The government decision to reintroduce The Divorce, Separation and Dissolution Bill and once again place divorce reform at the forefront of the legislative agenda is greatly welcomed by the specialist Family Law team at TWM.
The campaign for a no-fault divorce system has been championed by Resolution under the leadership of Nigel Shepherd who has campaigned for years for a no-fault divorce process to help minimise acrimony for the parties involved and their families. On the 6 January 2020, it was finally introduced to the House of Lords and it is hoped that this year it will finally become law.
Since the Bill was introduced in June 2019, it has passed through two readings in the Commons and the committee stage but has been held at a standstill twice, firstly as a result of the unlawful prorogation of parliament in September and secondly as a consequence of the December General Election.
In the current fault based system, in order to obtain a divorce, you or your spouse must show the Court that the marriage has “irretrievably broken down.” This is the only ground for divorce; to do this you must bring yourself within one of the five specific sets of circumstances:
- That you have lived apart for a continuous period of at least five years (in which case the Respondent’s consent is not required).
- The Respondent has deserted the Petitioner for a continuous period of at least 2 years (rarely applicable).
- The parties have lived apart for a continuous period of at least 2 years and the Respondent consents to a decree being granted.
- The Respondent has committed adultery and the Petitioner finds it intolerable to live with the Respondent. (There can be difficulties in pursuing a divorce for adultery if the Respondent is not prepared to admit the adultery, due to evidential issues).
- The Respondent has behaved in such a way that the Petitioner cannot reasonably be expected to live with the Respondent.
The new Bill, once enacted, will instead enable individuals in both England and Wales to obtain a divorce by simply filing a statement that the marriage has broken down irretrievably, without any need to illustrate that the behaviour of the other spouse, or civil partner is unreasonable, or to prove that they have been living separate and apart for two consecutive years. It would preserve the two-stage legal process known as decree nisi and decree absolute although the language is likely to be modernised. The new legal framework would set a minimum timeframe of six months, from initial petition stage to the final decree absolute divorce stage. It will also permit an option for a joint application for a divorce that currently does not exist.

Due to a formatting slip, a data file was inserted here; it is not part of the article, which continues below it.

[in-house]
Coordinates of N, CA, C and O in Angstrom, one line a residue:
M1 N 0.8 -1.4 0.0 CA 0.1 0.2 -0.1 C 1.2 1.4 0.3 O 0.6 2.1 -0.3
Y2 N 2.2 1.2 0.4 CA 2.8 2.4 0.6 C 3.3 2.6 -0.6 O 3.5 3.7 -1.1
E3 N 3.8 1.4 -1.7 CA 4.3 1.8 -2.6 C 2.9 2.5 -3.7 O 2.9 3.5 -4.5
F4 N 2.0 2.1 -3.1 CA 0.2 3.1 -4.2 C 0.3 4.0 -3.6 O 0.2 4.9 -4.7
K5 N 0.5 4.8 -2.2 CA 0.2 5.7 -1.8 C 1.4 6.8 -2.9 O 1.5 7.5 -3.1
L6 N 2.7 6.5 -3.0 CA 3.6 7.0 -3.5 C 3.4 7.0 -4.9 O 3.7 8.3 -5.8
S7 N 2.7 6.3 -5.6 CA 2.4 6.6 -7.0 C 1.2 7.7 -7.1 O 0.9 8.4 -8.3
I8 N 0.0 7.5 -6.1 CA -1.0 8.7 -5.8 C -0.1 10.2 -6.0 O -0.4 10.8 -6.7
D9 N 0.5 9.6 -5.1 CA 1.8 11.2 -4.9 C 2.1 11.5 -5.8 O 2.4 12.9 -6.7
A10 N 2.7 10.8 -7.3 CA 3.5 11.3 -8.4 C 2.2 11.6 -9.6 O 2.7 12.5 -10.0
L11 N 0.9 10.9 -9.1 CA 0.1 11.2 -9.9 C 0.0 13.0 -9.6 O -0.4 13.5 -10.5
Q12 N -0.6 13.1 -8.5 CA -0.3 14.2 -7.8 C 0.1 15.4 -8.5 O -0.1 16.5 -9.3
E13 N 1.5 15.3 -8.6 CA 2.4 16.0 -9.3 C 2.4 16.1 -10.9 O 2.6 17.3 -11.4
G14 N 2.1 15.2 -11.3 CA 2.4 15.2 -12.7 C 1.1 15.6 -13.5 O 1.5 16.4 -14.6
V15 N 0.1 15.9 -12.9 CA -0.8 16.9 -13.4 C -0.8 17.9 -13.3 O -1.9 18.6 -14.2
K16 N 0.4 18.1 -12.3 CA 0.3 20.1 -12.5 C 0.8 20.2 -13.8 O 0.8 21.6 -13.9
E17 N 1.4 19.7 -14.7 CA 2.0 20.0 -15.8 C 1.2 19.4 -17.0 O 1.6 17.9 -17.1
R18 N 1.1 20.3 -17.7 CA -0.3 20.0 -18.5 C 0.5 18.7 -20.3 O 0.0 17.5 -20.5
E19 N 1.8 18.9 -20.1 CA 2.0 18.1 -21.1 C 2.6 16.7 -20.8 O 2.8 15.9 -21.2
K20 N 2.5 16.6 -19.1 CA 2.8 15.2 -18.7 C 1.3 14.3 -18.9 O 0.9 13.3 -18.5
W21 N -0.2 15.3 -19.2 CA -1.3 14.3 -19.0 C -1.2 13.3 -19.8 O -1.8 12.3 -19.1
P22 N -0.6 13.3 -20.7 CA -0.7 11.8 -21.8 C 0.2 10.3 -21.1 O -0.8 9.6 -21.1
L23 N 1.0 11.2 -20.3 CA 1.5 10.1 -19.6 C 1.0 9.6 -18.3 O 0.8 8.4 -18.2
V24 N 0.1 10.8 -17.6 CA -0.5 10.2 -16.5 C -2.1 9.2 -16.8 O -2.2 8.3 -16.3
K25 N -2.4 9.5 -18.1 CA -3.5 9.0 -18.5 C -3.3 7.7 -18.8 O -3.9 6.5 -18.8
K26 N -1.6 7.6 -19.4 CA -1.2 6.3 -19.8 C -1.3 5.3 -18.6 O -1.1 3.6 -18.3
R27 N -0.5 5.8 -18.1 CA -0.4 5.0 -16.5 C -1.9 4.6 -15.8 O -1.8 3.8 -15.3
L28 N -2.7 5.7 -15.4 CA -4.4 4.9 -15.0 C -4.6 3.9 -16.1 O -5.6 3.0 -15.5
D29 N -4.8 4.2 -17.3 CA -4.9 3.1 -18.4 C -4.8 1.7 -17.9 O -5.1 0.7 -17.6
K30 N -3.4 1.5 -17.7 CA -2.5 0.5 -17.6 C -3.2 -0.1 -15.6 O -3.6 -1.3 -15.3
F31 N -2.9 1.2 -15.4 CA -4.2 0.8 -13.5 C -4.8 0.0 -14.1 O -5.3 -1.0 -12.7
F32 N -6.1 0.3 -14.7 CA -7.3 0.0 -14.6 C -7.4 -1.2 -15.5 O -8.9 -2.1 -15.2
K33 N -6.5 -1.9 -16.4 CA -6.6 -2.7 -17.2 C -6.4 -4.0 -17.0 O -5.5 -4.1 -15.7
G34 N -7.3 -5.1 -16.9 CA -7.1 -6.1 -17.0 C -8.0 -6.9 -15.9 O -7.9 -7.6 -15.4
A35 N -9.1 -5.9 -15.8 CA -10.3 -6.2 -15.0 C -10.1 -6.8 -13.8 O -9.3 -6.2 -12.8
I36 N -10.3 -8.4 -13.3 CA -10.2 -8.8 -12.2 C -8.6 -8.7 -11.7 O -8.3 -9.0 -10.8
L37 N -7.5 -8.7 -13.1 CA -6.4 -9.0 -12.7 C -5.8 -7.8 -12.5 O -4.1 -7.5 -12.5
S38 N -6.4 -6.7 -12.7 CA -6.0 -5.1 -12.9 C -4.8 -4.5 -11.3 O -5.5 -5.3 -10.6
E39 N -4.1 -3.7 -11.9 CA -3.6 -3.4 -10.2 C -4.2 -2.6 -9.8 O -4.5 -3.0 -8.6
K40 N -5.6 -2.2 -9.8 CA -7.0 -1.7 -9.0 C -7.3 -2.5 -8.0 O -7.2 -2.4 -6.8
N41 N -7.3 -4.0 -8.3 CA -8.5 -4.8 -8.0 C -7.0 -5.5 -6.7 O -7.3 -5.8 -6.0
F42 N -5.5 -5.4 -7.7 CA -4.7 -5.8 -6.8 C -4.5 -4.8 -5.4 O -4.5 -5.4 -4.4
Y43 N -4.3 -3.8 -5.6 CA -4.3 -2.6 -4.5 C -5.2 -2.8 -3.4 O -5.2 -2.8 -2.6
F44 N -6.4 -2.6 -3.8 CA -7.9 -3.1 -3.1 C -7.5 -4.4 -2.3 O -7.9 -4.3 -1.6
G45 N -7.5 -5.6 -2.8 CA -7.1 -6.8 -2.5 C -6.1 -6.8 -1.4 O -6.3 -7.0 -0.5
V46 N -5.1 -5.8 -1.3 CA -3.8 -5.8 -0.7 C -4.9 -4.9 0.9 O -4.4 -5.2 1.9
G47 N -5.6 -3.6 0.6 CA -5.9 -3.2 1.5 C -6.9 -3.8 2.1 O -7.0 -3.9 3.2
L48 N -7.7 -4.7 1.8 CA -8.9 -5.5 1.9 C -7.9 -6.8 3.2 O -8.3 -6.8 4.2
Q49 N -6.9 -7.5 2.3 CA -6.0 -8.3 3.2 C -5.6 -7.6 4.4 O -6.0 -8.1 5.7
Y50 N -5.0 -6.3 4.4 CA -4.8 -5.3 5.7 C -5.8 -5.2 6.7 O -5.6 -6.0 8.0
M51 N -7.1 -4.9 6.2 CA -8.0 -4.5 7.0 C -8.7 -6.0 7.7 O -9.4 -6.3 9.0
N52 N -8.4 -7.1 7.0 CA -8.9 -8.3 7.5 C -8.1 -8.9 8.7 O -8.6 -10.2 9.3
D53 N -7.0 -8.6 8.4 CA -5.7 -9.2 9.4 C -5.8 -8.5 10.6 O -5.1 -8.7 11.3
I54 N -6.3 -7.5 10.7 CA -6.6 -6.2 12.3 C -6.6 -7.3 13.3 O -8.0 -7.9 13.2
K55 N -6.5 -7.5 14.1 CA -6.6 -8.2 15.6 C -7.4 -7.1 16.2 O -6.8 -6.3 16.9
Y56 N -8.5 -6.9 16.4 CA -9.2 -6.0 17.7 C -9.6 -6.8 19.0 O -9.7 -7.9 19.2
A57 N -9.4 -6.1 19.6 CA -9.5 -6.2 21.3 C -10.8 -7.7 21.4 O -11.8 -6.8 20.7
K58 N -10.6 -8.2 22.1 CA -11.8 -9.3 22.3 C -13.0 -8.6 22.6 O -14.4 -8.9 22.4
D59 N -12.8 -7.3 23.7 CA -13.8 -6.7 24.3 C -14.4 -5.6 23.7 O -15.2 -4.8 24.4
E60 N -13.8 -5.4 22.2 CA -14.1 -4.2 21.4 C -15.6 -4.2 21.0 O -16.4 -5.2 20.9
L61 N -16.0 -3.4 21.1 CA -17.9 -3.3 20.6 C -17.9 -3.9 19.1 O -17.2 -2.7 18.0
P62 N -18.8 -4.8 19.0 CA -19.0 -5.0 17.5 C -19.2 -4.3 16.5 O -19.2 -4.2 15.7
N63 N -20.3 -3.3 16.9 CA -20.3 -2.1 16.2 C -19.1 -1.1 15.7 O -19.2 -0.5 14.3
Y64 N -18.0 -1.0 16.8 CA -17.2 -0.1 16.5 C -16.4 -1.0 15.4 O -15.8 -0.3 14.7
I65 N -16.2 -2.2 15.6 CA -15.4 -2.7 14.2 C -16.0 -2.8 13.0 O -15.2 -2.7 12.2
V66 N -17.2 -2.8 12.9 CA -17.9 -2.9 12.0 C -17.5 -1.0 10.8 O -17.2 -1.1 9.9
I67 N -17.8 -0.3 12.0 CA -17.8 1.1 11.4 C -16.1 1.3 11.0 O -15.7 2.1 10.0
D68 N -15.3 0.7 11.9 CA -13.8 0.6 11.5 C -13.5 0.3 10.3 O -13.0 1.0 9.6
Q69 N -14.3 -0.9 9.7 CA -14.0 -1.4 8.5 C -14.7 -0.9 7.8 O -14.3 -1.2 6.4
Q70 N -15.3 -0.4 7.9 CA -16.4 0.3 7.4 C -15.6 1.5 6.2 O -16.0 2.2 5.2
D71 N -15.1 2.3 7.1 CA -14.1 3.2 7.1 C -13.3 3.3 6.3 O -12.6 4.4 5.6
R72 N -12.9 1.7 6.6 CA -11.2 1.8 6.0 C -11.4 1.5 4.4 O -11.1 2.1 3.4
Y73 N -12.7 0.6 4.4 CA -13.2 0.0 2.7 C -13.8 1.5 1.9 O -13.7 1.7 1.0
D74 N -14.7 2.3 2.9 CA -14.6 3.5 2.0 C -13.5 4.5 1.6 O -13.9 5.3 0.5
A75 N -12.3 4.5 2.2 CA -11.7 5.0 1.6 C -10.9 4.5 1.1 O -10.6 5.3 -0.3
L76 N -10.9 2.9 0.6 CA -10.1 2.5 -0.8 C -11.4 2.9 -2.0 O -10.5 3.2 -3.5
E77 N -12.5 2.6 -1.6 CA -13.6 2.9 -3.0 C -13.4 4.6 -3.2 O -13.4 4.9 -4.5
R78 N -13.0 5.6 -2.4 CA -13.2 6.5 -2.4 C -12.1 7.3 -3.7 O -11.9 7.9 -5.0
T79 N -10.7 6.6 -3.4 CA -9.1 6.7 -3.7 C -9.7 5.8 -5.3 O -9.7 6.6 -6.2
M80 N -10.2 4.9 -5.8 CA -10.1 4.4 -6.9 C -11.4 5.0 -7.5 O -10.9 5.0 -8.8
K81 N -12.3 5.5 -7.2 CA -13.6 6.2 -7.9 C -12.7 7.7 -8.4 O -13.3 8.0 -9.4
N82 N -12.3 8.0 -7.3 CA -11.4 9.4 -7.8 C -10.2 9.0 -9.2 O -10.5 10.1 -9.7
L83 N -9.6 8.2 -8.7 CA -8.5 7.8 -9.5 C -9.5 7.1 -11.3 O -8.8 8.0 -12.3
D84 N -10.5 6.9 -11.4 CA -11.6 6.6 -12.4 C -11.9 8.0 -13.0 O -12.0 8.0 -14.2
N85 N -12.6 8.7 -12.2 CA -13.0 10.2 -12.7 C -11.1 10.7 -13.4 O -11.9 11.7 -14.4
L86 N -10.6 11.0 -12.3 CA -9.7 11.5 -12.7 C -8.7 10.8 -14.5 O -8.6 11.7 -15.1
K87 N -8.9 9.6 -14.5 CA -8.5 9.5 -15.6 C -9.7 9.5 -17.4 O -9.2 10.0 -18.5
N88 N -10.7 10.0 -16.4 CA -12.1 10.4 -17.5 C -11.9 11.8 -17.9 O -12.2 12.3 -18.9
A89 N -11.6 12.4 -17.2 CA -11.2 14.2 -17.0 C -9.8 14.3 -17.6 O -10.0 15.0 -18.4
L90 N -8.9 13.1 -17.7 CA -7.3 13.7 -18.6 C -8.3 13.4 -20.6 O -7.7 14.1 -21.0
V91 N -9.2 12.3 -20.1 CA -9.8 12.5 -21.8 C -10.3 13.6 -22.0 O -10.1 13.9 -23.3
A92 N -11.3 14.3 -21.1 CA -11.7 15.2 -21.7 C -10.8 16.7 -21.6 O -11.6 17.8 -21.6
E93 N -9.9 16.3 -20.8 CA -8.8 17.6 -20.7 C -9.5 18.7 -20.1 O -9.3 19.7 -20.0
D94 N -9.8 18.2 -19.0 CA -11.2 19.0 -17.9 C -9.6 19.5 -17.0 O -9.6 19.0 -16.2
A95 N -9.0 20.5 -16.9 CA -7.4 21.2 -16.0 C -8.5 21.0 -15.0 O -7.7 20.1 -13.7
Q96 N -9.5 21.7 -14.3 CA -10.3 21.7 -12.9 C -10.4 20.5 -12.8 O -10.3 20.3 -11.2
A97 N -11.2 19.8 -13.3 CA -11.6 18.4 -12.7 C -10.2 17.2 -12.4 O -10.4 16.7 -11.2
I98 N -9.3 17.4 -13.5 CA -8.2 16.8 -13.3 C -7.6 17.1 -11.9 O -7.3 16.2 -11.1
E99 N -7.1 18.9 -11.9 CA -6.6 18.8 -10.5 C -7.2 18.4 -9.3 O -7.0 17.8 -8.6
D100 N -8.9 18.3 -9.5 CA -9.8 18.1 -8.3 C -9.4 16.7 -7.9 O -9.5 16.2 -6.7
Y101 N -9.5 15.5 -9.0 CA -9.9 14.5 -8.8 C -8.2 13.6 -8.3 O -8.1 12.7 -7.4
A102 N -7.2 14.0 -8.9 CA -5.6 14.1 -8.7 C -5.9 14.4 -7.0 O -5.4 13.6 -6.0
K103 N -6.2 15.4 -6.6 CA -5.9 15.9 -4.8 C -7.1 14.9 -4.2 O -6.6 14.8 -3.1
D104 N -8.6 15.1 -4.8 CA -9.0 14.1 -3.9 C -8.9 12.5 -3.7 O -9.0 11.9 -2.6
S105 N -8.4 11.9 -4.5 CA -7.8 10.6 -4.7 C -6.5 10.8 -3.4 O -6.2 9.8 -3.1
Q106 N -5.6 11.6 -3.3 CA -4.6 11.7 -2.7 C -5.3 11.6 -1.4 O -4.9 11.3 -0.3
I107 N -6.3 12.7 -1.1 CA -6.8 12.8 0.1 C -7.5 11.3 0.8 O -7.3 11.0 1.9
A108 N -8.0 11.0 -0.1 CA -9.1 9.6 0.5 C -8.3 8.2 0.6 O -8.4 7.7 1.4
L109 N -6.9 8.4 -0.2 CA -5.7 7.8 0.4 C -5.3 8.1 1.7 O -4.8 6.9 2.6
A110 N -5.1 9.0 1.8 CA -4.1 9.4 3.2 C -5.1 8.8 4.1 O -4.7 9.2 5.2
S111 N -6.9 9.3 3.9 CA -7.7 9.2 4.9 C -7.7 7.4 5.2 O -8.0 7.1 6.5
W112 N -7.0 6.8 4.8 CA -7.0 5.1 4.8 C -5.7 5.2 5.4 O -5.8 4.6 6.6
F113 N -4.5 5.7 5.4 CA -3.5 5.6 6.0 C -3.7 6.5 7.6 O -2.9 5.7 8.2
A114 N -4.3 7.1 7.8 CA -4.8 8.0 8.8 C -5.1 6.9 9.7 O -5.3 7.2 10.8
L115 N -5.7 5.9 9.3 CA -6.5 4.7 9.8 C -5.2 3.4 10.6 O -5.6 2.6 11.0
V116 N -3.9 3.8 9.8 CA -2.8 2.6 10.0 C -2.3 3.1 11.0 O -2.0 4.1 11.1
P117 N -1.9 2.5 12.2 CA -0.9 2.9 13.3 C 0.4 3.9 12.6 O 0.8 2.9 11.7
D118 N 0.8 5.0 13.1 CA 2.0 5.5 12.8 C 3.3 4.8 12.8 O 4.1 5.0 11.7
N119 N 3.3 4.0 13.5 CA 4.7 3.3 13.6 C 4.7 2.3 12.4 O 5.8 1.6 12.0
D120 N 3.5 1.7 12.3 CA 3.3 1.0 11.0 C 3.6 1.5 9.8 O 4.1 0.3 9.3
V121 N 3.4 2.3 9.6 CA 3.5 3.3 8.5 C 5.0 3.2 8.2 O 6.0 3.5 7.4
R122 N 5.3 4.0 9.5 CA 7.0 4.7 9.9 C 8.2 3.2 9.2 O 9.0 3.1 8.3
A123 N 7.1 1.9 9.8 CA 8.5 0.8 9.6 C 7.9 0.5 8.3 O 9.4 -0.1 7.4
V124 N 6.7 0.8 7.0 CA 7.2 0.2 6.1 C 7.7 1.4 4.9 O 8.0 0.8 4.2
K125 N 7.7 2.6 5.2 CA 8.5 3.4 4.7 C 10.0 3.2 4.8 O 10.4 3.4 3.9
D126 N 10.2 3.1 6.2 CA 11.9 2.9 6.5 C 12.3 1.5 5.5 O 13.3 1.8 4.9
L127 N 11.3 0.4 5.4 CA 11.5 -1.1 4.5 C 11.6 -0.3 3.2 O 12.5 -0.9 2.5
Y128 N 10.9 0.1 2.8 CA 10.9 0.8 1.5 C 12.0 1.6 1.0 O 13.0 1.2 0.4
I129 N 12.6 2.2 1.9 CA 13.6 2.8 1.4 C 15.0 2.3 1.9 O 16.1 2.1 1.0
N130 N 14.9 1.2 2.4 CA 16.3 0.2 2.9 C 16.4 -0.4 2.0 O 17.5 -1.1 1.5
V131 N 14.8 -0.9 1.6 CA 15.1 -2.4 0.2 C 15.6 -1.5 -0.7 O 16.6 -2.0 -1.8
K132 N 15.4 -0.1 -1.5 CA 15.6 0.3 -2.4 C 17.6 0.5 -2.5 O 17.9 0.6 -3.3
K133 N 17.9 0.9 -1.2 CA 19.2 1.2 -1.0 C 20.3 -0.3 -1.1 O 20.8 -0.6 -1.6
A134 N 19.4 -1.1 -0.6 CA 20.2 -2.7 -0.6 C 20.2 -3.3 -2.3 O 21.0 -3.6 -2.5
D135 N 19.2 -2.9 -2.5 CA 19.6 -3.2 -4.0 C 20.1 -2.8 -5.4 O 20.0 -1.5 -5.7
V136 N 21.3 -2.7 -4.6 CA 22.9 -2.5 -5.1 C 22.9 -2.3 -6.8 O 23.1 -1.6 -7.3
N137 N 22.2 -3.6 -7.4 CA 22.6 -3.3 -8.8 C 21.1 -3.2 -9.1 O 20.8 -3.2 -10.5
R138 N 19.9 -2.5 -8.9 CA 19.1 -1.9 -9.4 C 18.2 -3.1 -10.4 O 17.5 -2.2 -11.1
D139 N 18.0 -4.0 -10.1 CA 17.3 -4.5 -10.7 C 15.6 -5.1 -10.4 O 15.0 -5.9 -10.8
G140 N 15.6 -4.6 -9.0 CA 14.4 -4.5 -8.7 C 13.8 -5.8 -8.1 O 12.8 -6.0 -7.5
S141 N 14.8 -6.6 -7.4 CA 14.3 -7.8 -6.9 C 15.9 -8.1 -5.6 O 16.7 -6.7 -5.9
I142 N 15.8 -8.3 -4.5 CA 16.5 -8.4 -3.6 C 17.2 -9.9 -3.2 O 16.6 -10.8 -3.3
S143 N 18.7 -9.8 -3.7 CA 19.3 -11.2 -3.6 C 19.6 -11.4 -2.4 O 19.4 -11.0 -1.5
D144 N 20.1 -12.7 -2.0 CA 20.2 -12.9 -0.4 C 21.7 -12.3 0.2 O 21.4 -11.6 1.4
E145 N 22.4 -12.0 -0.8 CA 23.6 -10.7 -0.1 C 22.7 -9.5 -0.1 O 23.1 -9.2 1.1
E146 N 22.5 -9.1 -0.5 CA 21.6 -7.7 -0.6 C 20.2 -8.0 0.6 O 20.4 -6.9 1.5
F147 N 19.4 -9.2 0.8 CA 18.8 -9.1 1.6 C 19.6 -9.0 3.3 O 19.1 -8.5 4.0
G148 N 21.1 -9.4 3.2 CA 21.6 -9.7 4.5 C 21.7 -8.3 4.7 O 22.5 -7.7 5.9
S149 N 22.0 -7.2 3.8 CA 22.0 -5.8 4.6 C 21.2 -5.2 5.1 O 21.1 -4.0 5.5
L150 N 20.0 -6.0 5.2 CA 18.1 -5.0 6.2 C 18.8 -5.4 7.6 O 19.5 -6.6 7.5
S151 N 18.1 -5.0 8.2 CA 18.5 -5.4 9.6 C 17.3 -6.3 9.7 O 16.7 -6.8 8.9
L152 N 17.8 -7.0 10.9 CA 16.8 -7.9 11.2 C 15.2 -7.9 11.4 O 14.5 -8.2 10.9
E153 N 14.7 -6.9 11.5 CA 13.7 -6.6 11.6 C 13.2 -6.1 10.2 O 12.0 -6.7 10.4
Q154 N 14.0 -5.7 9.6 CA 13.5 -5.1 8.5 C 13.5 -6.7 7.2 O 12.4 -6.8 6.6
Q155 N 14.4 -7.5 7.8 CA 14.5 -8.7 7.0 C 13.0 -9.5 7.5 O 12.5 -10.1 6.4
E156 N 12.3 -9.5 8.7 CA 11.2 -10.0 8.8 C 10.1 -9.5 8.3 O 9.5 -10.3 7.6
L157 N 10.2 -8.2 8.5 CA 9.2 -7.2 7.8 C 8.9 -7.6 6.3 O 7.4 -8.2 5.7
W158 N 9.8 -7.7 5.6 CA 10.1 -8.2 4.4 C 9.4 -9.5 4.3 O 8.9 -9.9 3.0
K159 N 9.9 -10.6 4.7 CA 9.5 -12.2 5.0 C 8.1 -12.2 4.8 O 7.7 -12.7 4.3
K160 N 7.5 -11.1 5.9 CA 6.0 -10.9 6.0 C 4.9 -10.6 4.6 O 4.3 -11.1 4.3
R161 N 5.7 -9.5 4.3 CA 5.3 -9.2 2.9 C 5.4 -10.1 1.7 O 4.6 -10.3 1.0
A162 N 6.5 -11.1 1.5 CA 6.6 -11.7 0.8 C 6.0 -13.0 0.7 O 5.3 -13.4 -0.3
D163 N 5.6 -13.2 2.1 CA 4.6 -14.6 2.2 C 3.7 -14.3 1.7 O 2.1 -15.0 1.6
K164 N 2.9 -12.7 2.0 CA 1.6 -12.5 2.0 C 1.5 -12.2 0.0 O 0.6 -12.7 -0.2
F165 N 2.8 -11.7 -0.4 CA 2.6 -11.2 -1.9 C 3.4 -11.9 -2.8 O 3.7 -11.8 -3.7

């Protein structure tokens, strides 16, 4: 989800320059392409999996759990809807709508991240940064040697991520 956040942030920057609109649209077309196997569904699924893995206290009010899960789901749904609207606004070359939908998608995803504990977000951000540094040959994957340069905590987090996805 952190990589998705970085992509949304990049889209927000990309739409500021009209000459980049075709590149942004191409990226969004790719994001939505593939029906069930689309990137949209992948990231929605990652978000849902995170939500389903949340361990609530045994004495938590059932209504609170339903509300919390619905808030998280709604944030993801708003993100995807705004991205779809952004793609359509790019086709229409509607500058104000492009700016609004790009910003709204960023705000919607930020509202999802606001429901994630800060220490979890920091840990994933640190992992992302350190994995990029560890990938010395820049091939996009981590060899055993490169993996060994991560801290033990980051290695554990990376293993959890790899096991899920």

This reform will avoid an issue which occurred in the 2015 case of Owens v Owens where the Respondent was able to defend an unreasonable behaviour petition and so a divorce could not be granted until the parties had been separated for five years (when the Respondent’s consent was no longer required). This brought unnecessary emotional distress and financial cost to the Petitioner. Going forward, the Bill provides that contests to a divorce will only be legitimate on the basis of jurisdiction, coercion, fraud or the legal validity of the marriage.
The introduction of a no-fault divorce has been criticised by some who feel it undermines the sanctity of marriage. This perspective derives from a belief that parties are far less likely to attempt to resolve their issues under a no-fault system than under the current system in which spouses are required to be separated for at least 2 years in order to confirm that the marriage has irretrievably broken down.
The Family team at TWM echoes the perspective of Aidan Jones OBE, the Chief Executive of the relationship support charity Relate, who said: “This much-needed change to the law is good news for divorcing couples and particularly for any children involved. The out-dated fault-based divorce system led to parting couples to apportion blame, often resulting in increased animosity and making it harder for ex-partners to develop positive relationships as co-parents”. This is what we have identified in practice as well at TWM which is why we try hard to find solutions and to focus on commonalities rather than differences in the way we deliver our family services which include mediation, collaborative law and very skilled negotiation techniques. It is also worth pointing out that long and drawn out issues regarding the divorce itself will also likely have a negative impact upon subsequent negotiation regarding financial matters.
Parallel changes will be made to the law governing the dissolution of a civil partnership, which are now also available to heterosexual couples. The proposed legislation will not cover other areas of matrimonial law such as financial provision.